And now it goes down to the wire. At a little passed noon on 31 March, S.115 passed the House Judiciary committee 8-2-1. That is, eight votes for, two against, one absent. Seven Democrats and one Republican voted for the bill and two Republicans voted against it. If it passes the full House, Governor Jim Douglas has vowed to veto it; however, if this does go down largely partisan lines, the Democrats and Progressives may have enough votes to pass it with enough to override Governor Douglas’ promised veto.
What is perplexing is that one of those who voted against it, the Republican representative from Pittsford, VT, actually stated that she “would be happier with the state getting out of the marriage business all together. We could grant any two people who want to be financially responsible for each other all the legal benefits and obligations.” Representative Margaret Flory explained that she had been physically and verbally accosted by a same-sex marriage supporter and that she was ashamed about how both sides had behaved in this debate. Flory may have voted this way largely due to her district. Pittsford, which is located between Rutland City and Brandon, is a fairly conservative town. The other vote against the bill came from Representative Andrew Donaghy of Poultney, which is another largely conservative town in Rutland County.
The absent representative, Patti Komline, Republican, of Dorset, states that she does support the bill and will be there for the final vote.
The final bill will be voted on either Thursday or Friday of this week after the budget bill is debated and voted upon. It is expected to pass, but the question is whether or not it will pass with enough votes to override Governor Douglas’ veto.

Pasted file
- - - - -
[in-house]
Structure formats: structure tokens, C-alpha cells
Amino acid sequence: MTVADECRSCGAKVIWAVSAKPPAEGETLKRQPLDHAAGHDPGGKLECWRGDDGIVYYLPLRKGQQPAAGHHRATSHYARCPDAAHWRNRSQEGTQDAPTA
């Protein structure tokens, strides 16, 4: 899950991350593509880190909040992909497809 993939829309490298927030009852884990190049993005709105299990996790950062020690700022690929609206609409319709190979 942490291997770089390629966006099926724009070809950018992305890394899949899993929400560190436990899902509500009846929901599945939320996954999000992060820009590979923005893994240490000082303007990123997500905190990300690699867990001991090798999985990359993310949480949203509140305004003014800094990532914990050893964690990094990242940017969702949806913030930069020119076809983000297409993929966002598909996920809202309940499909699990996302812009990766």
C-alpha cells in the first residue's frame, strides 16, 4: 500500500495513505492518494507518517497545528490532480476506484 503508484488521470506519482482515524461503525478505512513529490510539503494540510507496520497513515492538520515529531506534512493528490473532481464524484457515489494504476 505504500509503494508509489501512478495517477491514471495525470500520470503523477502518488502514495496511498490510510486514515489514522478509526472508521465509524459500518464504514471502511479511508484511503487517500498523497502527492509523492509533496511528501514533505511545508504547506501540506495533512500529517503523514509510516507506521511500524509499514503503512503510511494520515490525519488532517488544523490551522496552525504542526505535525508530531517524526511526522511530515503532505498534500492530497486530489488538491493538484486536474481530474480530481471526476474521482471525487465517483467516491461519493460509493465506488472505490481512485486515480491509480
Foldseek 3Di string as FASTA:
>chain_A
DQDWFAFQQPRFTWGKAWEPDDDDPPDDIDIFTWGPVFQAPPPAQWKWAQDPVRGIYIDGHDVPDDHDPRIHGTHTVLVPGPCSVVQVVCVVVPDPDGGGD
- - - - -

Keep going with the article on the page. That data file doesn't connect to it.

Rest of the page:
It should be noted that those correspondences coming from outside the state are being trashed routinely by the Representatives. It goes back to something that Governor Thomas P. Salmon supposedly said in the 1970′s. Salmon, who served as Governor from 1973 until 1977, is suppose to have asked Vermonters ‘who do you want me to be governor of, the million and a half who are here on Washington’s Birthday, or the half a million who are here for mud season?’ Vermonters are a proud, independent lot who have taken a look at the battle over Prop 8, and all but the most hardened of same-sex marriage opponents have stated that this is a Vermont issue and it will stay a Vermont issue. Despite claims of outside influence, those who have testified so far are Vermonters, and those who are being listened to are Vermonters.
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Bridget “Sei” McBride is a trans-lesbian who lives in Vermont and has a strong passion for LGBTI rights. She has a BA in History and her hobbies include sci-fi, anime, fantasy, action movies, video games, and more. Currently, she is working on her MA in Individualized Studies at Goddard College. Her specialization is in cultural history and cultural comparison.